We’ve heard for a long time about the AV industry being dominated by the proverbial group of old white men, but we’ve learned the true makeup of the people in the space is a lot more diverse than that. If you don’t believe us, you should have attended the first AVIXA Diversity Council meeting at InfoComm 2018.
That session included AVIXA members who not only come from diverse racial backgrounds, but also at least one transgender representative, at least one person with autism and others with pasts that show how many cultures are represented in the association.
“I’m a black, Latina and Jamaican woman,” says Charmaine Torruella, managed services account executive at Verrex and chairwoman of the AVIXA Diversity Council. “I check a lot of boxes. I realized when I moved over from IT into AV how hard it was to solidify my place and there are other people who feel that way too.
“The dynamics of the decision-makers are changing to look more like us,” she says. “This is the time. I think the AV industry is ready. Our clients are saying, ‘We’re doing it. What about you?’”
The AVIXA Diversity Council officially kicked off with a meeting at InfoComm 2018 after more than 100 AVIXA members pledged their support for the effort within the first 24 hours after hearing about it, says Amanda Eberle Boyer, senior director of member services for AVIXA.
Starting the Conversation
The first meeting featured attendees answering seven diversity-related questions, including what diversity looks like and how it should look in the AV industry.
“When industry members come to us and say there’s a need or a desire to create a council, we get really excited to help them,” says Eberle Boyer. “All of our councils spin out of members who want to have a voice. We follow the lead of what our members are asking for. We want to be part of the conversation and moving it forward.”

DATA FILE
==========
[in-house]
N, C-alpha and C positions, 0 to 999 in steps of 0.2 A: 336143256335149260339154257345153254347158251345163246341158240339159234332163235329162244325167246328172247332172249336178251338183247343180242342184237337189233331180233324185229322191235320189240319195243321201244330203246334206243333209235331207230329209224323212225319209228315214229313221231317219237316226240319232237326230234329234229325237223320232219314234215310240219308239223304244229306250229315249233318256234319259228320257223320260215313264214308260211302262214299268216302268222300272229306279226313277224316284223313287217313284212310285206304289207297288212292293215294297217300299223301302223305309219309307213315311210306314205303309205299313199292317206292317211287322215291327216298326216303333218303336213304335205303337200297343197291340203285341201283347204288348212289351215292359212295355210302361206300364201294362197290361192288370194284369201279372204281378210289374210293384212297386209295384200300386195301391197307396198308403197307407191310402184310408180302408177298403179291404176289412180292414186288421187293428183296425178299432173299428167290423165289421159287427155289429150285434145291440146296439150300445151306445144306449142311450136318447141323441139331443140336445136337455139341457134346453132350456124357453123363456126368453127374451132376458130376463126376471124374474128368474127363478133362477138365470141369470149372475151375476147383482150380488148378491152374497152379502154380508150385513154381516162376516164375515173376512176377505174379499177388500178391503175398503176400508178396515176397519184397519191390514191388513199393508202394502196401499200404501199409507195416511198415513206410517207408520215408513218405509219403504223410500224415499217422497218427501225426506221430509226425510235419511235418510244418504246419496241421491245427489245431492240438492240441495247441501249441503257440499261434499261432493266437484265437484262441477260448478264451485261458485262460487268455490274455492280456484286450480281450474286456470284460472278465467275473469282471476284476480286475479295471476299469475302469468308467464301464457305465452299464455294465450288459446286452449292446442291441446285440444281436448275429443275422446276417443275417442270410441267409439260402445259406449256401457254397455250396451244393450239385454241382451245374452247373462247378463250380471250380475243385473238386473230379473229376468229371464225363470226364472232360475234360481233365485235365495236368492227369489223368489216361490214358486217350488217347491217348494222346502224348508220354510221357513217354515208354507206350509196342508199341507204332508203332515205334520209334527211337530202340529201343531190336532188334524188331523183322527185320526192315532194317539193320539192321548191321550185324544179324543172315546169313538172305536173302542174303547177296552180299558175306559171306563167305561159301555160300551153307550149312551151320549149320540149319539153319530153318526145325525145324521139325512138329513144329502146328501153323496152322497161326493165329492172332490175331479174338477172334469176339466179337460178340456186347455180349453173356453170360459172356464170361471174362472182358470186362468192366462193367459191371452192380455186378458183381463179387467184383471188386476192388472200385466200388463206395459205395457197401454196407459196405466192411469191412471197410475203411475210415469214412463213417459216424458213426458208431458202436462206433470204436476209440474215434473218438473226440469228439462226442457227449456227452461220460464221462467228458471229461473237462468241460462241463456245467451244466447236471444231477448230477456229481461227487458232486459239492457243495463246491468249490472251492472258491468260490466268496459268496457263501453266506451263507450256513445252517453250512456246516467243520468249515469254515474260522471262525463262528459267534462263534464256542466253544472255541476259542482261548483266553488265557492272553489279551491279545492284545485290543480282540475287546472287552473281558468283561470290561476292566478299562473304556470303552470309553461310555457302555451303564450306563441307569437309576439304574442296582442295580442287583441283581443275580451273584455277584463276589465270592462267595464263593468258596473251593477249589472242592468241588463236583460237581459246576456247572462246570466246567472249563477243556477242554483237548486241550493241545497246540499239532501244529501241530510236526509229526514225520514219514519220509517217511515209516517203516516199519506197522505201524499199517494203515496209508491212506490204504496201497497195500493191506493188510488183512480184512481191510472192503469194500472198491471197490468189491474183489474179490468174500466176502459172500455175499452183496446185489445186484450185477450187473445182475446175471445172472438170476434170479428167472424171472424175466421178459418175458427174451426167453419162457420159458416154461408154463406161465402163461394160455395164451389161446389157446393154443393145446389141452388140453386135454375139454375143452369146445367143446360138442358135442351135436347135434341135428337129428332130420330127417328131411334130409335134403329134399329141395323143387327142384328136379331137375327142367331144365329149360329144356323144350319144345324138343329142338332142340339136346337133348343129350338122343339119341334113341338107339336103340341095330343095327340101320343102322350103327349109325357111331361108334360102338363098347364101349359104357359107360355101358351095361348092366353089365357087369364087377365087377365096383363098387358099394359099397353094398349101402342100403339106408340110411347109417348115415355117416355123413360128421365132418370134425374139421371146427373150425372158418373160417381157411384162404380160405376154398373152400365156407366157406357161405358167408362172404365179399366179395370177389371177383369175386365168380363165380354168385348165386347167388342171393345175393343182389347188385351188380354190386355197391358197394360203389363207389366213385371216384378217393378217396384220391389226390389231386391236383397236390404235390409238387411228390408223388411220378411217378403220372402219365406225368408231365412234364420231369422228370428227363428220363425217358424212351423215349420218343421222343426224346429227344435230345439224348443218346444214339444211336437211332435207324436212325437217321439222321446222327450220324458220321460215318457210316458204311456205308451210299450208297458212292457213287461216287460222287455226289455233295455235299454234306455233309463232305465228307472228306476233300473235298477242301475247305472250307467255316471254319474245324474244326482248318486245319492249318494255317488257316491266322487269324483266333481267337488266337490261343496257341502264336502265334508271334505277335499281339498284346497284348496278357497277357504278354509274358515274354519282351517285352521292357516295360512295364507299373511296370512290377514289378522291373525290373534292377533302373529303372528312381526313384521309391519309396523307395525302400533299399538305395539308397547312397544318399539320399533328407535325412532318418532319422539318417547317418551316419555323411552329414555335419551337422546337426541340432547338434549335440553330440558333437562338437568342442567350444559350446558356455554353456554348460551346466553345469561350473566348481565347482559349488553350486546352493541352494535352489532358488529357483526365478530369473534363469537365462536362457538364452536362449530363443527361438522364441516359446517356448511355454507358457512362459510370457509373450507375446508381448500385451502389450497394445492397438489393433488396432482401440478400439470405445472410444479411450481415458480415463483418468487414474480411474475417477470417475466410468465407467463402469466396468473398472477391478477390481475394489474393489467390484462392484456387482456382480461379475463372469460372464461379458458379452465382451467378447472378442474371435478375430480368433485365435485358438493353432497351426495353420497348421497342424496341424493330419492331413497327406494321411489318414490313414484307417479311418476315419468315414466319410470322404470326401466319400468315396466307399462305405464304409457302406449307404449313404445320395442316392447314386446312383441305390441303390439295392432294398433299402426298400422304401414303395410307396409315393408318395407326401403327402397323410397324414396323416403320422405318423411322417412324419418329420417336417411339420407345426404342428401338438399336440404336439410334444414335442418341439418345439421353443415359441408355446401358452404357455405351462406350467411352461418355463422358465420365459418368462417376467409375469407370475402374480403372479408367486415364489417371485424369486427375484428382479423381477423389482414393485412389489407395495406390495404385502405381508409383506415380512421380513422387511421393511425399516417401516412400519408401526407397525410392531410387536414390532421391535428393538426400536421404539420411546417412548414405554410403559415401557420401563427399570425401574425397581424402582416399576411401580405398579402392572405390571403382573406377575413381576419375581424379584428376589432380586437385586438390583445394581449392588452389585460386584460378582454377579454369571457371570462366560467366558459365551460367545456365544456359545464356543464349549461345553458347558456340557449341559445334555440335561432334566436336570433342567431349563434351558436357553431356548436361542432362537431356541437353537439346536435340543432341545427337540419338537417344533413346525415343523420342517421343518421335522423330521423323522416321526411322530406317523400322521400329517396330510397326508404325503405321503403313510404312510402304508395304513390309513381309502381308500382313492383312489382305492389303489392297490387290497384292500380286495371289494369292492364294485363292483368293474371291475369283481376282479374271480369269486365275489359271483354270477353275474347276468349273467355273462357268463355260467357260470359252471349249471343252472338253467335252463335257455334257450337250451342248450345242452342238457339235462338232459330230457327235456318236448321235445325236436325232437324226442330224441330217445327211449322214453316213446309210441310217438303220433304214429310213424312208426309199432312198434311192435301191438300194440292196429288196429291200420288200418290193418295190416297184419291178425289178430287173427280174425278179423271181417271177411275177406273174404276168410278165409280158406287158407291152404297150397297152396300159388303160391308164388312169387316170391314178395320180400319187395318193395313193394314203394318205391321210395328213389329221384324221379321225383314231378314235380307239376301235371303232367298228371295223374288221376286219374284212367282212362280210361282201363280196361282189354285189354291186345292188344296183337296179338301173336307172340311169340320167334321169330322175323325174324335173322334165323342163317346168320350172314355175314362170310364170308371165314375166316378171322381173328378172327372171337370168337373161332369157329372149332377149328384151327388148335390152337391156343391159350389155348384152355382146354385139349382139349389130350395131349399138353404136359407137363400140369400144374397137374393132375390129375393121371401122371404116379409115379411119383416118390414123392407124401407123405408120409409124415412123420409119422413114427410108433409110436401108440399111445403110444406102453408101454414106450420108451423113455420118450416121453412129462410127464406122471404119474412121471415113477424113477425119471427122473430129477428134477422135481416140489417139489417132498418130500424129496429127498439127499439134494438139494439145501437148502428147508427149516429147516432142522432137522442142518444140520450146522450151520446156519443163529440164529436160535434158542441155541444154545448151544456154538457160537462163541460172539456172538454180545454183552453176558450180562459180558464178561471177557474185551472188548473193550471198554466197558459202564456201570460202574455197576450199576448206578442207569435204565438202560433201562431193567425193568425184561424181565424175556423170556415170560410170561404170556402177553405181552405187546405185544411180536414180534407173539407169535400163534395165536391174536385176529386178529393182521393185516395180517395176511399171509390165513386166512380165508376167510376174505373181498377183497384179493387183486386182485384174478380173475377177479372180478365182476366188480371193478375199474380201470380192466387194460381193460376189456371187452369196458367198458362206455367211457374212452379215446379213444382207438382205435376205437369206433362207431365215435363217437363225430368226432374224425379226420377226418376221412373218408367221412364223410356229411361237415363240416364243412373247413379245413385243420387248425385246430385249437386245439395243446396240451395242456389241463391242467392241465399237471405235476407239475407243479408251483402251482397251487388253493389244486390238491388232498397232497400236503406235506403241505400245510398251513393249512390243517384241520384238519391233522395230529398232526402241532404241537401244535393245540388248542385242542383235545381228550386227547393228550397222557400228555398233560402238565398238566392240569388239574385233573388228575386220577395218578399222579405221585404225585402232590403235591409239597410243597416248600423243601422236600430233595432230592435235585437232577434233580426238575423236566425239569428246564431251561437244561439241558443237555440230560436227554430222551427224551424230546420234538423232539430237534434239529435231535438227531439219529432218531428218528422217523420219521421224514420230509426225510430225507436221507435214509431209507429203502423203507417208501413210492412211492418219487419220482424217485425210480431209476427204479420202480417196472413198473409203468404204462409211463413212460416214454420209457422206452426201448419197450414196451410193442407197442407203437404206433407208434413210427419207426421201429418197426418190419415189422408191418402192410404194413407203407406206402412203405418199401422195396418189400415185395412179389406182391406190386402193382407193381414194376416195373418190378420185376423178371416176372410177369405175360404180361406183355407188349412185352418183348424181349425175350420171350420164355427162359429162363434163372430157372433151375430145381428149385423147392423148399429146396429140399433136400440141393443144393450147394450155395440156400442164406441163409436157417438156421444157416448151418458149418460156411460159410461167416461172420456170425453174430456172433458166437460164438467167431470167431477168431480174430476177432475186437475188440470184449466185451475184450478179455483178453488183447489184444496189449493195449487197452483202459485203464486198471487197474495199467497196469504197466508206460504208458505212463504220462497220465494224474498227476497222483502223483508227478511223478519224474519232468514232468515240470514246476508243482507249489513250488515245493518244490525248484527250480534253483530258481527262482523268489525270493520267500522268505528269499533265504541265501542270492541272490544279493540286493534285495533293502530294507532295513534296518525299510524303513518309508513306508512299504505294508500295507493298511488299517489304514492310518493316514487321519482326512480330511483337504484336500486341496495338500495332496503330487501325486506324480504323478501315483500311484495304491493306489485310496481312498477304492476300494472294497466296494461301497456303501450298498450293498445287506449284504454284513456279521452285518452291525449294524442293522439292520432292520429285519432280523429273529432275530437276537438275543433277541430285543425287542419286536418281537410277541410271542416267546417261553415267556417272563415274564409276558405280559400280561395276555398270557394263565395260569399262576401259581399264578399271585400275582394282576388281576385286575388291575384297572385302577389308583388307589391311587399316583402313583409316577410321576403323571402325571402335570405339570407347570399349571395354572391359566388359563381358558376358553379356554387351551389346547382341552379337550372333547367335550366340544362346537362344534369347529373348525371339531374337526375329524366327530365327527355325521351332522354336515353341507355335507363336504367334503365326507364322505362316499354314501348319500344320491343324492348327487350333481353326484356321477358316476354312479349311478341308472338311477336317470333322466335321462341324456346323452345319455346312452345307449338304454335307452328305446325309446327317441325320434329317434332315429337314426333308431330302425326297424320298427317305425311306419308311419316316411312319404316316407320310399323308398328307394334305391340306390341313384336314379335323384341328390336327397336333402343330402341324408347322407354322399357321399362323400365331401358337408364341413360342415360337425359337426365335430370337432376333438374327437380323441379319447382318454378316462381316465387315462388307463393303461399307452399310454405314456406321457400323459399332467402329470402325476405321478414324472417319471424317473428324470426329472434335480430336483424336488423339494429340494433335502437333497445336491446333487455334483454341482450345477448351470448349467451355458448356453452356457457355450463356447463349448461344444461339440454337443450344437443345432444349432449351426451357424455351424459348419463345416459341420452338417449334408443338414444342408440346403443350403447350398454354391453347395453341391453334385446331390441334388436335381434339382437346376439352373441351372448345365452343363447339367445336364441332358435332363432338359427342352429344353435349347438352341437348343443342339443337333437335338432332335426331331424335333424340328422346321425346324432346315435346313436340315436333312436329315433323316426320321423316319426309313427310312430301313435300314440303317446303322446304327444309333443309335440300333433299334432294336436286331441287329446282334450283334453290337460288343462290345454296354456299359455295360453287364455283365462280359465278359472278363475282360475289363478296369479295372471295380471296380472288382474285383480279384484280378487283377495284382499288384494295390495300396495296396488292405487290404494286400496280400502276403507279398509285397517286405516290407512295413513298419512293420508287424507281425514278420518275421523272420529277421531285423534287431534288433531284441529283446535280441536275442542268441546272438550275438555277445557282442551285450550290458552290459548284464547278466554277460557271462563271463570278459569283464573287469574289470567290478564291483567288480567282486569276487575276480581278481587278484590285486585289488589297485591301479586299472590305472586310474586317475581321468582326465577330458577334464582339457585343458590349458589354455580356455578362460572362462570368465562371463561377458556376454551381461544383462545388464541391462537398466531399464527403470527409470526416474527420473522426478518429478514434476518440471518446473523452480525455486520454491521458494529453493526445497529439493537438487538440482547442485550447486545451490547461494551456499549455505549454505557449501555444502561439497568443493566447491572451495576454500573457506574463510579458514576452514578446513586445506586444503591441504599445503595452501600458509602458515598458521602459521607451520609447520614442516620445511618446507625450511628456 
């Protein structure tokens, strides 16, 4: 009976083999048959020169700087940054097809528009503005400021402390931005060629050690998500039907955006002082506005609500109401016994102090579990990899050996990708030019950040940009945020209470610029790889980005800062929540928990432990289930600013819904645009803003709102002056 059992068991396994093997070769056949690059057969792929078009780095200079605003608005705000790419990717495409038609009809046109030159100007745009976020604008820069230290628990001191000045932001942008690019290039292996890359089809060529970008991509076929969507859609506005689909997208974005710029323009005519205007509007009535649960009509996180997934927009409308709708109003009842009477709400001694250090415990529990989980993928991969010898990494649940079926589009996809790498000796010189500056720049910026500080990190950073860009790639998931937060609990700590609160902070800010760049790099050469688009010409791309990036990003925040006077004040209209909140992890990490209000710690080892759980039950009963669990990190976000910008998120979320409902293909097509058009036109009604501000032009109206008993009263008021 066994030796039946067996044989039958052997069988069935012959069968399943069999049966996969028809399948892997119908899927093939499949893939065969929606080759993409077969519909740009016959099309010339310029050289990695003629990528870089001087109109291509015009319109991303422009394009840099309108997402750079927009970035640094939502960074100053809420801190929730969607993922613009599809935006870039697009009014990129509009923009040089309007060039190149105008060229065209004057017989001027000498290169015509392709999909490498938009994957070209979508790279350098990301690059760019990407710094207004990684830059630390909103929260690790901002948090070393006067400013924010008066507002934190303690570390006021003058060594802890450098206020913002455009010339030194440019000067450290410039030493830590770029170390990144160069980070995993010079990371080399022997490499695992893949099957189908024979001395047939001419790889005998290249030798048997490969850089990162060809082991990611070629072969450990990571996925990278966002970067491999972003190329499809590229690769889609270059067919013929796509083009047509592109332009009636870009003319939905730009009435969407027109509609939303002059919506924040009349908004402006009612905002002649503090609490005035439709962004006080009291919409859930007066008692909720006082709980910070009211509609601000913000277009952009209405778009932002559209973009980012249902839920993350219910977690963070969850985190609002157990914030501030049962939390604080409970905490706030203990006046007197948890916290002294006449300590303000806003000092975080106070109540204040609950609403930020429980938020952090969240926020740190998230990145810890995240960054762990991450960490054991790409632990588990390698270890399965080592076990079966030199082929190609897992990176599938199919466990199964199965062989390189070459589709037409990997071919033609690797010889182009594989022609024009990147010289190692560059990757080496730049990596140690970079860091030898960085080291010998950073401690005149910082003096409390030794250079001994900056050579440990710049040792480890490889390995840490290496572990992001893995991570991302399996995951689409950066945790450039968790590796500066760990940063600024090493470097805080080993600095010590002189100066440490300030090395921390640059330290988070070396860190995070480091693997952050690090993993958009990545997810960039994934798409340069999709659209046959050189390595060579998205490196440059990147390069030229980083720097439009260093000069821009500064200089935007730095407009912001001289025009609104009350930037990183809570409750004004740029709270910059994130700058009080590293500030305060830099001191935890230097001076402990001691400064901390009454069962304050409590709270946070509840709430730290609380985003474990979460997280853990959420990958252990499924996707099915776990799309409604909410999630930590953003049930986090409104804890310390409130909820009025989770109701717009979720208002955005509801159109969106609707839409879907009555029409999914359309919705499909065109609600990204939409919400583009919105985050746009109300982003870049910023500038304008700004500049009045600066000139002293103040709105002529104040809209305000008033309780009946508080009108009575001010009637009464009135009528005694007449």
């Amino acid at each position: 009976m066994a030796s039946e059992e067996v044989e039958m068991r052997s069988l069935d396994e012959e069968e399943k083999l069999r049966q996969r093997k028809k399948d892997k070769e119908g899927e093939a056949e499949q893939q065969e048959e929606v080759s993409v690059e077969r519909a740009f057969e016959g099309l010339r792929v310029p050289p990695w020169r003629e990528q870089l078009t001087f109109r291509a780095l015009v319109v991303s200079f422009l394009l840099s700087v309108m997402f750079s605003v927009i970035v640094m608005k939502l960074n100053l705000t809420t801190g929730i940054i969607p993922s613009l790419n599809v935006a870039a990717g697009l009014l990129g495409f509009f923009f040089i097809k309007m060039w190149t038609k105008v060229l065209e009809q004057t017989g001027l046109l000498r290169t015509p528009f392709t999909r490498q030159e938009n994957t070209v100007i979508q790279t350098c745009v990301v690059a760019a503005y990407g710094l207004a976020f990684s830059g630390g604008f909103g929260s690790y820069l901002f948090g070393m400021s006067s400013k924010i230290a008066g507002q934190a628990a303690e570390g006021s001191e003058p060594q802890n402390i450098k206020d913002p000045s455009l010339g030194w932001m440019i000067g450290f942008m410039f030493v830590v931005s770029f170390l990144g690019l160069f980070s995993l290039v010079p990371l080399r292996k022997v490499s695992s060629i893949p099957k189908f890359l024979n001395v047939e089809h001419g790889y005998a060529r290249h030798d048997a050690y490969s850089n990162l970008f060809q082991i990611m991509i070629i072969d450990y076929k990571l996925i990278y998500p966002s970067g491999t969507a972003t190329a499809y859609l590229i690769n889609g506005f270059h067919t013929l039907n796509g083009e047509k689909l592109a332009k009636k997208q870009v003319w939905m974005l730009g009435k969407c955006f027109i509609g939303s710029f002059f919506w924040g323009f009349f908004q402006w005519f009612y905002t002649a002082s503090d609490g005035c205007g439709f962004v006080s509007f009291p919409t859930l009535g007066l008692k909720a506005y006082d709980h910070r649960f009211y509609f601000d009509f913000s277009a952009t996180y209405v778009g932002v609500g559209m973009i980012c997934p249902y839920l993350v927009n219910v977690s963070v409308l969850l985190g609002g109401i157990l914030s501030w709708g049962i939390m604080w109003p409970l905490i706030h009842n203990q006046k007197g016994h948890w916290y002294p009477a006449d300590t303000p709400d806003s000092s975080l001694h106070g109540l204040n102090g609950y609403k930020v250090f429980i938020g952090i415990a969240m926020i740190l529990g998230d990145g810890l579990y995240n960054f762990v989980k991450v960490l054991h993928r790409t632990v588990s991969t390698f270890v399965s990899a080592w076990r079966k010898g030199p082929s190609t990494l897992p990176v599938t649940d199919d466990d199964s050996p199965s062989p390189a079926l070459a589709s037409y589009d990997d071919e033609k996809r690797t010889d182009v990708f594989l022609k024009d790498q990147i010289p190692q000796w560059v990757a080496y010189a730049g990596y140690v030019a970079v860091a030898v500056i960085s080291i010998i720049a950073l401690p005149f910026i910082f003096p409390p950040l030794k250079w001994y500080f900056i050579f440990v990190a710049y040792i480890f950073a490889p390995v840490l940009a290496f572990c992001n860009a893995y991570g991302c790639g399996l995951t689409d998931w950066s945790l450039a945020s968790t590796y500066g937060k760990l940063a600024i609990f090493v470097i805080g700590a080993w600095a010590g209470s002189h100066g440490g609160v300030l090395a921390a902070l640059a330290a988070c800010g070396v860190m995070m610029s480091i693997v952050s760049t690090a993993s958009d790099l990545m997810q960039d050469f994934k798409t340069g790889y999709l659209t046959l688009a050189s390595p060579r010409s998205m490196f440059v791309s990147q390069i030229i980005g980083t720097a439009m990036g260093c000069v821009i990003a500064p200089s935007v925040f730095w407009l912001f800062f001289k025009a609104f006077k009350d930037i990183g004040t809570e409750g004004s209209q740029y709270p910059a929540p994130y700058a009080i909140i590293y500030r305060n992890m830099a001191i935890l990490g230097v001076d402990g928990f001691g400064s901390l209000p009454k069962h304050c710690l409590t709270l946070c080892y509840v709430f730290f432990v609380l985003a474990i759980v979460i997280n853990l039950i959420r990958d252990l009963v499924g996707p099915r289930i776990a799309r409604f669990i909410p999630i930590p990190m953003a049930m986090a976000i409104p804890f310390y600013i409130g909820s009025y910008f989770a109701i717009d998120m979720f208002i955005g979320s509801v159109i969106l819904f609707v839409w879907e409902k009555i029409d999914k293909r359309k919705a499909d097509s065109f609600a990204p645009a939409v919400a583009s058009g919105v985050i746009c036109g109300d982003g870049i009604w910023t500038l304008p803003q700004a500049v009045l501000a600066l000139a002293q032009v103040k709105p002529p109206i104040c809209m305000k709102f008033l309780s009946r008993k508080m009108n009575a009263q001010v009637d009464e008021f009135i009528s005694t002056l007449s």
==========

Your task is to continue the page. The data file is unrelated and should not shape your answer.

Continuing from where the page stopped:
After the initial member pledge to start the AVIXA Diversity Council, it got approval from the AVIXA membership committee and Torruella was approved as chairwoman by the Leadership Search Committee.
I realized when I moved over from IT into AV how hard it was to solidify my place and there are other people who feel that way too.
“I was looking for a way to contribute more to the AV industry outside my regular job,” she says.
“We got to learn [at the first AVIXA Diversity Council meeting] what diversity truly looks like. It’s a beautiful rainbow of representation. We have to bring it to the forefront so it will inspire diverse young talent to be part of the AV industry too.”
The AVIXA Diversity Council has talked to members of the AQAV group and the Women of AVIXA about working together on future initiatives, says Torruella.
She says the Diversity Council will be doing some “interesting things” within the next month and hopes to have all members recognize the presence of the council by InfoComm 2019.
“That first meeting opened my eyes to what diversity really is,” says Tourrella. “I see this council doing that for our members and our clients. There’s been a lot of activity and a lot of interest from great places. We hope to keep up that momentum.
“I knew there were people in AV who were interested in talking about this, but they didn’t know where to begin. There was a beacon necessary to call us together and this council is that beacon,” she says.
Continuing the Discussion
Eberle Boyer expects the AVIXA Diversity Council to meet monthly and form subgroups to deal with specific diversity issues at some point. They’ll work with AVIXA staff liaisons Sheila Bowman and Ryan Smith, she says.
“This is not just a conversation we want to have behind closed doors,” says Eberle Boyer. “It’s a conversation that goes beyond a council meeting in a room in a convention center.”
Tourrella was excited to see several AVIXA executives at the first AVIXA Diversity Council meeting.
“They intend to drive this conversation,” she says.